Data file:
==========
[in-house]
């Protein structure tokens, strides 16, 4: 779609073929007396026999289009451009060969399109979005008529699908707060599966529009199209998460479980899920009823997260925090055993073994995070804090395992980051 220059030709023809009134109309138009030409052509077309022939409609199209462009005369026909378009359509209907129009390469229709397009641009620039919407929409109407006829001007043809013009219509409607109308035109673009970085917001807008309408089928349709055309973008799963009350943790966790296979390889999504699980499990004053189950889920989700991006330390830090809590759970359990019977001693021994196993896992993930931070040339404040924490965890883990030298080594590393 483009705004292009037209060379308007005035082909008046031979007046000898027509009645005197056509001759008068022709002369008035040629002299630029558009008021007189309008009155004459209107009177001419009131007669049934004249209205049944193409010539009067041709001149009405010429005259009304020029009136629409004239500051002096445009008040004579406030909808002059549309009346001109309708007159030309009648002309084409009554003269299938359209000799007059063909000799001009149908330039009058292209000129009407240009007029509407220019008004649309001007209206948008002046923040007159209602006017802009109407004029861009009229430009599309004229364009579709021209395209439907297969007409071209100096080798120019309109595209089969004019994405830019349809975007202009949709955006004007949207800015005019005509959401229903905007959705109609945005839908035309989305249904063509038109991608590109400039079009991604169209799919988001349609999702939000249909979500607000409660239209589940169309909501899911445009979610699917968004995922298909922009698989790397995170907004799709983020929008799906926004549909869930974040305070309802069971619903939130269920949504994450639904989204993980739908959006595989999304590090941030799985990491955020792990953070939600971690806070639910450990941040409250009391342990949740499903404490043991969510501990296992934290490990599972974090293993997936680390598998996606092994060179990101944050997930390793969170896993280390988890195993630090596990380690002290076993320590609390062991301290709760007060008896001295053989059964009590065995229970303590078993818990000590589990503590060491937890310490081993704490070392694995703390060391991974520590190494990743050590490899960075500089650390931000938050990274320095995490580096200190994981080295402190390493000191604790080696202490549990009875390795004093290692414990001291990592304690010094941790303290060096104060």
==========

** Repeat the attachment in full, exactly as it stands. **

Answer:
[in-house]
């Protein structure tokens, strides 16, 4: 779609073929007396026999289009451009060969399109979005008529699908707060599966529009199209998460479980899920009823997260925090055993073994995070804090395992980051 220059030709023809009134109309138009030409052509077309022939409609199209462009005369026909378009359509209907129009390469229709397009641009620039919407929409109407006829001007043809013009219509409607109308035109673009970085917001807008309408089928349709055309973008799963009350943790966790296979390889999504699980499990004053189950889920989700991006330390830090809590759970359990019977001693021994196993896992993930931070040339404040924490965890883990030298080594590393 483009705004292009037209060379308007005035082909008046031979007046000898027509009645005197056509001759008068022709002369008035040629002299630029558009008021007189309008009155004459209107009177001419009131007669049934004249209205049944193409010539009067041709001149009405010429005259009304020029009136629409004239500051002096445009008040004579406030909808002059549309009346001109309708007159030309009648002309084409009554003269299938359209000799007059063909000799001009149908330039009058292209000129009407240009007029509407220019008004649309001007209206948008002046923040007159209602006017802009109407004029861009009229430009599309004229364009579709021209395209439907297969007409071209100096080798120019309109595209089969004019994405830019349809975007202009949709955006004007949207800015005019005509959401229903905007959705109609945005839908035309989305249904063509038109991608590109400039079009991604169209799919988001349609999702939000249909979500607000409660239209589940169309909501899911445009979610699917968004995922298909922009698989790397995170907004799709983020929008799906926004549909869930974040305070309802069971619903939130269920949504994450639904989204993980739908959006595989999304590090941030799985990491955020792990953070939600971690806070639910450990941040409250009391342990949740499903404490043991969510501990296992934290490990599972974090293993997936680390598998996606092994060179990101944050997930390793969170896993280390988890195993630090596990380690002290076993320590609390062991301290709760007060008896001295053989059964009590065995229970303590078993818990000590589990503590060491937890310490081993704490070392694995703390060391991974520590190494990743050590490899960075500089650390931000938050990274320095995490580096200190994981080295402190390493000191604790080696202490549990009875390795004093290692414990001291990592304690010094941790303290060096104060």